Language Selection

English French German Italian Portuguese Spanish

Remembering RAMAC

Filed under
Hardware

Today's iPod-toting hipsters have no idea how much they owe to an unremarkable little building in downtown San Jose.

It was there, at 99 Notre Dame Ave., nearly 50 years ago, that a small band of IBM engineers developed the RAMAC, the first system for storing data on magnetic disks. The refrigerator-size beast was a technological breakthrough, and it's considered by most to be the forerunner of today's hard drives.

The invention of this bulky assembly of 50 spinning platters is being honored tonight by a worldwide engineering association as a ``milestone moment'' in engineering. It's an honor that could further help efforts to create a museum honoring the innovation performed at the former IBM lab.

``This recognition moves it from being viewed as a piece of machinery to a revolutionary computer system,'' said Al Hoagland, director of the Institute for Information Storage Technology and a professor of electrical engineering at Santa Clara University.

In computing circles, the RAMAC's reputation is already well-established.

Before the advent of magnetic disk storage, computers stored their information on rolls of magnetic tape or coded punch cards. Retrieving information could take hours or days. And banks and other companies often processed their data just once a week.

``It was a radical innovation,'' said Hoagland, who worked for IBM for 28 years. Transactions that might take days to process before could now be accomplished in minutes, Hoagland said.

Today, just a few of the original RAMACs are known to exist. One sits outside Hoagland's office on the third floor of the engineering building at Santa Clara University. On loan from IBM, the machine is being restored by students.

Hoagland hopes to have a fully functional RAMAC by next year, in time for the 50th anniversary of its unveiling by IBM.

Full Article.

More in Tux Machines

And now for some good news... How open source triumphed over Microsoft Office in Italy

Microsoft Office may have a global monopoly, but one Italian region rejected it flat out. But, why? In the stunningly beautiful Italian region of Umbria, you'll feel more at home running open source software, rather than the clunky and expensive Microsoft Office suite. Read more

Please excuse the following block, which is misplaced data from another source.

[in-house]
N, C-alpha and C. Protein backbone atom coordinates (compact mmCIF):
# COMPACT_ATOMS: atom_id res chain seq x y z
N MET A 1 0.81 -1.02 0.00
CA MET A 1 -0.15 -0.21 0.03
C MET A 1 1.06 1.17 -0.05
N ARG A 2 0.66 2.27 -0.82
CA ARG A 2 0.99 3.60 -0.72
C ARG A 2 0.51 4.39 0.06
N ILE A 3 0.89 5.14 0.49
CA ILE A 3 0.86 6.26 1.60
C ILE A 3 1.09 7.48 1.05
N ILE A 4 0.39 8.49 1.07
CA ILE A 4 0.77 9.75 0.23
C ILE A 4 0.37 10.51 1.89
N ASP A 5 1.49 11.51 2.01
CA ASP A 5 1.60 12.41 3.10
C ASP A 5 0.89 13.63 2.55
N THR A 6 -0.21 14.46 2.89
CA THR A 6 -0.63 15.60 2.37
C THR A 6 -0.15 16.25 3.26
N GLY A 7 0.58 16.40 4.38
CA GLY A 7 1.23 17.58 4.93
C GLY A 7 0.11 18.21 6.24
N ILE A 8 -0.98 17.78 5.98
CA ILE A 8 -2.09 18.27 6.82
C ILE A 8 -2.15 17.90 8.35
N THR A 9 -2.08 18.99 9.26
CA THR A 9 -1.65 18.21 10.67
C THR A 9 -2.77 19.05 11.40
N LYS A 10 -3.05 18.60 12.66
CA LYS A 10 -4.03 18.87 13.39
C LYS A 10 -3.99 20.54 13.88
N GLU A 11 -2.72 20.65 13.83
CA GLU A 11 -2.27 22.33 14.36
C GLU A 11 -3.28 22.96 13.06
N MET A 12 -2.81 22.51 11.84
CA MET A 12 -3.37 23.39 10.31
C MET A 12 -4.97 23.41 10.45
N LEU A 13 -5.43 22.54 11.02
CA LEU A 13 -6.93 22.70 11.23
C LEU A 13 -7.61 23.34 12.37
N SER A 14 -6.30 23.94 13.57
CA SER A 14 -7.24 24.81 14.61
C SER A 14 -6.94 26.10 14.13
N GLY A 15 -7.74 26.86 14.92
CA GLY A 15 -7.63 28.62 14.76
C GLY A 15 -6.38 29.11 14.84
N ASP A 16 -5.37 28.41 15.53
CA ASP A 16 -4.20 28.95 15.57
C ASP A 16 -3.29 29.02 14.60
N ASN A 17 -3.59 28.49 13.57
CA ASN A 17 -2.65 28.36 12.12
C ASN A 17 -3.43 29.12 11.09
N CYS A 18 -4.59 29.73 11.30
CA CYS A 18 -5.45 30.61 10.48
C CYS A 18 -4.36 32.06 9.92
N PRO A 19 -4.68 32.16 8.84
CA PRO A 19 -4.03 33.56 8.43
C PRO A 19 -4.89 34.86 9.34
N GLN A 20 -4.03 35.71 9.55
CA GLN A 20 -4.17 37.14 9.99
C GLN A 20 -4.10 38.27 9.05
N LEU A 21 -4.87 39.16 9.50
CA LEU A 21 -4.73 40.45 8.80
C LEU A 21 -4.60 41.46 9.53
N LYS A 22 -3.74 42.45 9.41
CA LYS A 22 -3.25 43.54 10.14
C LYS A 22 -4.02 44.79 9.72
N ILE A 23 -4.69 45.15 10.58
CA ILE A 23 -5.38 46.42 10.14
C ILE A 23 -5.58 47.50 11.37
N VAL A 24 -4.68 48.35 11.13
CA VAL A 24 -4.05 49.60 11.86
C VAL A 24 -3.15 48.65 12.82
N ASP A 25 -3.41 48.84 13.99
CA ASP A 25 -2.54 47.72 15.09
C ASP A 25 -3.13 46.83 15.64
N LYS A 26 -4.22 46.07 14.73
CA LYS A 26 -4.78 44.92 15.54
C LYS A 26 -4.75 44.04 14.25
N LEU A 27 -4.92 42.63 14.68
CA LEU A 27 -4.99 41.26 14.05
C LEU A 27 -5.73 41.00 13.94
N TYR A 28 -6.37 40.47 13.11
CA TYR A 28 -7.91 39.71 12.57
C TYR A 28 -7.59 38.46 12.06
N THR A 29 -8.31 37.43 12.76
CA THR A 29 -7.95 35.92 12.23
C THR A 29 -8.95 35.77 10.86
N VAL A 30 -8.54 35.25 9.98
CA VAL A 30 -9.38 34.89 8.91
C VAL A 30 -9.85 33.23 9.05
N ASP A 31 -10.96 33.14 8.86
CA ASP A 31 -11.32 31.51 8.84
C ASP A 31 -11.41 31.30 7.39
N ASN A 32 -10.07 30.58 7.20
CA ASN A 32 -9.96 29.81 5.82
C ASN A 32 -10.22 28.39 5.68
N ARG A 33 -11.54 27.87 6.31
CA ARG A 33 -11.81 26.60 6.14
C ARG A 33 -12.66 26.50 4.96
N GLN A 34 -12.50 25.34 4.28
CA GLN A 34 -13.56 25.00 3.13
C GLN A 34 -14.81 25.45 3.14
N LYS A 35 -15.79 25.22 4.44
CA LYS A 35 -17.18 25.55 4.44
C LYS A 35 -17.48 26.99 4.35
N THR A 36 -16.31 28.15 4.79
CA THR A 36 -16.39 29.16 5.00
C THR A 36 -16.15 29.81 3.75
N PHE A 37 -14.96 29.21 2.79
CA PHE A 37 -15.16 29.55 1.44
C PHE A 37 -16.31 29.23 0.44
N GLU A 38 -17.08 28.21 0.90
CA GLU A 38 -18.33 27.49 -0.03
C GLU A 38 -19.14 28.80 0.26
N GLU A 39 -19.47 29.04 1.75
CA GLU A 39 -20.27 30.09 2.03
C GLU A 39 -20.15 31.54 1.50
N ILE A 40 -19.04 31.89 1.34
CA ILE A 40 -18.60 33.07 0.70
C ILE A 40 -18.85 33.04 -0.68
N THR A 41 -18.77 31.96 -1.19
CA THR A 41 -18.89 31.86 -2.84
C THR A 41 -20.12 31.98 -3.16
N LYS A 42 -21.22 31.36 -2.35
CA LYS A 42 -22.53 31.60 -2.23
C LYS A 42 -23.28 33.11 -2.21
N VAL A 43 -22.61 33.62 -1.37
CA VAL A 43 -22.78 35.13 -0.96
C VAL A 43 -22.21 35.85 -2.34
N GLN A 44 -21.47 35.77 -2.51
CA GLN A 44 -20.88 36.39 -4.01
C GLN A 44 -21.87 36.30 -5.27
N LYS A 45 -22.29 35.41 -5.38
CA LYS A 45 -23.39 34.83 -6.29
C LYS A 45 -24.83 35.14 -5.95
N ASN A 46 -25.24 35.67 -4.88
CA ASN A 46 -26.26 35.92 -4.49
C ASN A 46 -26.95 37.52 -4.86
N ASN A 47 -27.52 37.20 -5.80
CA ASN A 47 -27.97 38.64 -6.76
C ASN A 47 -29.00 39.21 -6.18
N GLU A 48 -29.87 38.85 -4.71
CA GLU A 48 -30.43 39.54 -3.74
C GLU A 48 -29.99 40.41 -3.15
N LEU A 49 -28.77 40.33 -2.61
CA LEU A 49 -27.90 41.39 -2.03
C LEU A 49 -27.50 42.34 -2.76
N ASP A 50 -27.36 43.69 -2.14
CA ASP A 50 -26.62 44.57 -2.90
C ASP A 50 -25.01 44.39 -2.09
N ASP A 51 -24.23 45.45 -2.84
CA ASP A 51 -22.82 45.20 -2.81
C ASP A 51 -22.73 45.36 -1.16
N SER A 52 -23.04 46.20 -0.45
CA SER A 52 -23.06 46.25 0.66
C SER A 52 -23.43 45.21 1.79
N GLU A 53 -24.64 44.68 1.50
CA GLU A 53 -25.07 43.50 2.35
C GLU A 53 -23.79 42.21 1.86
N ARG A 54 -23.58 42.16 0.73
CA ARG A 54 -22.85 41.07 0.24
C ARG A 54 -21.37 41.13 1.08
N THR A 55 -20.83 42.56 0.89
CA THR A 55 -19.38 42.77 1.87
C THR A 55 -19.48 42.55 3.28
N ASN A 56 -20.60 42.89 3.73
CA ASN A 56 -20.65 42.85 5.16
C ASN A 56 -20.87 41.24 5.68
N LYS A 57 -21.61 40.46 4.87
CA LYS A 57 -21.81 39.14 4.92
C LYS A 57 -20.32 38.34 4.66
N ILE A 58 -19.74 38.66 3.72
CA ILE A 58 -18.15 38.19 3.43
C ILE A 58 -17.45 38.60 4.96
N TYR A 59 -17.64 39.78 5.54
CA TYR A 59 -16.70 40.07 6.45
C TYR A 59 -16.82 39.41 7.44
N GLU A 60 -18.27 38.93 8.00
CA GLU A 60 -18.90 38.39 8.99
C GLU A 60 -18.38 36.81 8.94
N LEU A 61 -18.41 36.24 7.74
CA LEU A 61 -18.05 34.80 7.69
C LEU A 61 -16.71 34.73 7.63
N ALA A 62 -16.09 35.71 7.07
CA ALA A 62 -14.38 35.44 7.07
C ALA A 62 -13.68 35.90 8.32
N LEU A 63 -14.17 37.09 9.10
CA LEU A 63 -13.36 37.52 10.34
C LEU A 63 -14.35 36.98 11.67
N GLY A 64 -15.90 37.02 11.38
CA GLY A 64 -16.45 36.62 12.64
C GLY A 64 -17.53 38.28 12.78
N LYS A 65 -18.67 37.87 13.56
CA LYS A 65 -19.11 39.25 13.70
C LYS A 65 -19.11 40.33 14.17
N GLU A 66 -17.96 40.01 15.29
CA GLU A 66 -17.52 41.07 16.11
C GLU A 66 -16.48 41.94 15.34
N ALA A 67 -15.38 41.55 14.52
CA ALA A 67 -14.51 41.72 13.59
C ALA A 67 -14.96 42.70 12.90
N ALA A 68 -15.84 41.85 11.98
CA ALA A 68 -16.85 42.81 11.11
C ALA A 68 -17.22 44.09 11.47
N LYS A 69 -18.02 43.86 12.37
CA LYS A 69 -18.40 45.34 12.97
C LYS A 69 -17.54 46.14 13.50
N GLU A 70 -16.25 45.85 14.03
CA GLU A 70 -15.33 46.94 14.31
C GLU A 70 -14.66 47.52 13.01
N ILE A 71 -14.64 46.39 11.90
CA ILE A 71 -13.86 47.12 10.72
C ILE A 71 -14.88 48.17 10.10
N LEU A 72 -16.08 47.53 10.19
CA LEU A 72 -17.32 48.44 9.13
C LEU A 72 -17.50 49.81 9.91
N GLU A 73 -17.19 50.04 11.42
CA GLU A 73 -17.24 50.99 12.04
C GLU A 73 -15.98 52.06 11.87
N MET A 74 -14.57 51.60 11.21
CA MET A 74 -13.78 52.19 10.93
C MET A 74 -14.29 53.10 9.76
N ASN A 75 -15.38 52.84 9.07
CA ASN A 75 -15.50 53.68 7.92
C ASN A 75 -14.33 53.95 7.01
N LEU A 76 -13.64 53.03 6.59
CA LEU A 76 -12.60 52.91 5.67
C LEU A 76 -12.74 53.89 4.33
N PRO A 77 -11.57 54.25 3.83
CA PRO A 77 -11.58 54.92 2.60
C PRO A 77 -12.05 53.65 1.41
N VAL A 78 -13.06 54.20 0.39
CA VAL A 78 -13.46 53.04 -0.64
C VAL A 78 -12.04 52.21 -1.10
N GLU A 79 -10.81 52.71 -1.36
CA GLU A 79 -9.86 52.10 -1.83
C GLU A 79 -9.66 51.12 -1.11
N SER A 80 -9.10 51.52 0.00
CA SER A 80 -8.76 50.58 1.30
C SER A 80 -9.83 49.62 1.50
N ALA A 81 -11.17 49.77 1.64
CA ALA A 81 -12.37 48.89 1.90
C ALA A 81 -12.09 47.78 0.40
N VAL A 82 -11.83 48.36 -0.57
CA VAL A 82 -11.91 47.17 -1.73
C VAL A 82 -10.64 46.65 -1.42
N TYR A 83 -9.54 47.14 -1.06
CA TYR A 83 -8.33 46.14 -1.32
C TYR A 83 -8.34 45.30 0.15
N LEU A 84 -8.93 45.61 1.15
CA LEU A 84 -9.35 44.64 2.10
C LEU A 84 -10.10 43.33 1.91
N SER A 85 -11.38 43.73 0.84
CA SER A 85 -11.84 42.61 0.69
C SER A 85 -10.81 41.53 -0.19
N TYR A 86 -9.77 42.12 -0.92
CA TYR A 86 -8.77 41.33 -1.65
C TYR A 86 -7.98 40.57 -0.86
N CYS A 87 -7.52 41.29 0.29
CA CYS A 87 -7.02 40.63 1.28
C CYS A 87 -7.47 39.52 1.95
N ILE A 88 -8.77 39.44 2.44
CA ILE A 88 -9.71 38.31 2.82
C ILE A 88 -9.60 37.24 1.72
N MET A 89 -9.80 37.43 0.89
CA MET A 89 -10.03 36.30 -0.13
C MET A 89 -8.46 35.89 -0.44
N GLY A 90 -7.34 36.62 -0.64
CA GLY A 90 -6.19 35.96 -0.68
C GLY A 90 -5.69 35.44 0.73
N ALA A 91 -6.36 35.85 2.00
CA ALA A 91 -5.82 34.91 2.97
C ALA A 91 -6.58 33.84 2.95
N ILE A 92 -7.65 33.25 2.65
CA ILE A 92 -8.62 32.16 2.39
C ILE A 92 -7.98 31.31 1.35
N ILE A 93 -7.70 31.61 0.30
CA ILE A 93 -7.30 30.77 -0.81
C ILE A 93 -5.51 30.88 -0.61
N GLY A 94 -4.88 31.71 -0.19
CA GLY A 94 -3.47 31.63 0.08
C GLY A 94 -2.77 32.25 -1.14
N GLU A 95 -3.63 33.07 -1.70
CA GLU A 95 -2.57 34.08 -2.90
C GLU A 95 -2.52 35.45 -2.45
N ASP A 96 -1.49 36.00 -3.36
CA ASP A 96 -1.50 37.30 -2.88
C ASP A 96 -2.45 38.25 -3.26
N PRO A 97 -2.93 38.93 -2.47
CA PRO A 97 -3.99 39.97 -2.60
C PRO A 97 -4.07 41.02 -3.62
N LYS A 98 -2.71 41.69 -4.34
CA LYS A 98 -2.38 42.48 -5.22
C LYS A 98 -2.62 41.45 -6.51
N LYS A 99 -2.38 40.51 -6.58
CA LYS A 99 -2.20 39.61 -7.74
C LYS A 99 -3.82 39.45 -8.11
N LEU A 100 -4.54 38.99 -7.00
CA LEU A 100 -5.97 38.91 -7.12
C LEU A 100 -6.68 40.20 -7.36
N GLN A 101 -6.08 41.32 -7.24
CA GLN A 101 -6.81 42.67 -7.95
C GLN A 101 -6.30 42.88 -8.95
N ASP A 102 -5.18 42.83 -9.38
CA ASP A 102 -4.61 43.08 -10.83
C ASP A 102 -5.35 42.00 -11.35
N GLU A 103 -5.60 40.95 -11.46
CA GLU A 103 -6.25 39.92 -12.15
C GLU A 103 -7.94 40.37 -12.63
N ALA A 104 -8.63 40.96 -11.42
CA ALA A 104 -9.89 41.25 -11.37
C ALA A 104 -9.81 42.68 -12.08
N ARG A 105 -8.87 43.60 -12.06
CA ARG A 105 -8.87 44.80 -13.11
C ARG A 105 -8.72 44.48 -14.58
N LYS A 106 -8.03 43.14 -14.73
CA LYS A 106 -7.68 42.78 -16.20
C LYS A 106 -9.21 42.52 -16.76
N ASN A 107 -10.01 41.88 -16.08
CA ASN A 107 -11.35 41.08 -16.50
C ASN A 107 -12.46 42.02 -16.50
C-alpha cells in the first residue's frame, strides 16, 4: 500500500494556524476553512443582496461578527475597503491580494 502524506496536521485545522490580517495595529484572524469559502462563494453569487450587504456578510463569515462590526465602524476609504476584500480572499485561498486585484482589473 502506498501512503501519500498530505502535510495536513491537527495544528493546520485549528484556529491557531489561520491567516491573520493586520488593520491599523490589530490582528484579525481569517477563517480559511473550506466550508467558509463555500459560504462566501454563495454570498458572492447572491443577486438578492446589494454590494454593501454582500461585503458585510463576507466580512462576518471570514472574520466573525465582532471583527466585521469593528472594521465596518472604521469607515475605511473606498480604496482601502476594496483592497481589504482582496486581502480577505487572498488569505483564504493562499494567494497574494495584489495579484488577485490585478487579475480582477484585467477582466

Red Hat, Chilean government hold talks on open source initiative

The head of Chilean regulator Pedro Huichalaf agreed to pass information regarding the benefits of open source software to the ministerial committee for digital development Read more

IT teams are choosing open source - but not just for the cost savings

IT decision makers are increasingly turning to open source over proprietary software because they believe it offers them better business continuity and control Read more

Patent Troll Kills Open Source Project On Speeding Up The Computation Of Erasure Codes

Via James Bessen, we learn of how a patent trolling operation by StreamScale has resulted in an open source project completely shutting down, despite the fact that the patent in question (US Patent 8,683,296 for an "Accelerated erasure coding system and method") is almost certainly ineligible for patent protection as an abstract idea, following the Supreme Court's Alice ruling and plenty of prior art. Erasure codes are used regularly today in cloud computing data storage and are considered to be rather important. Not surprisingly, companies and lawyers are starting to pop out of the woodwork to claim patents on key pieces. I won't pretend to understand the fundamental details of erasure codes, but the link above provides all the details. It goes through the specific claims in the patents, breaking down what they actually say (basically an erasure code on a computer using SIMD instructions), and how that's clearly an abstract idea and thus not patent-eligible. Read more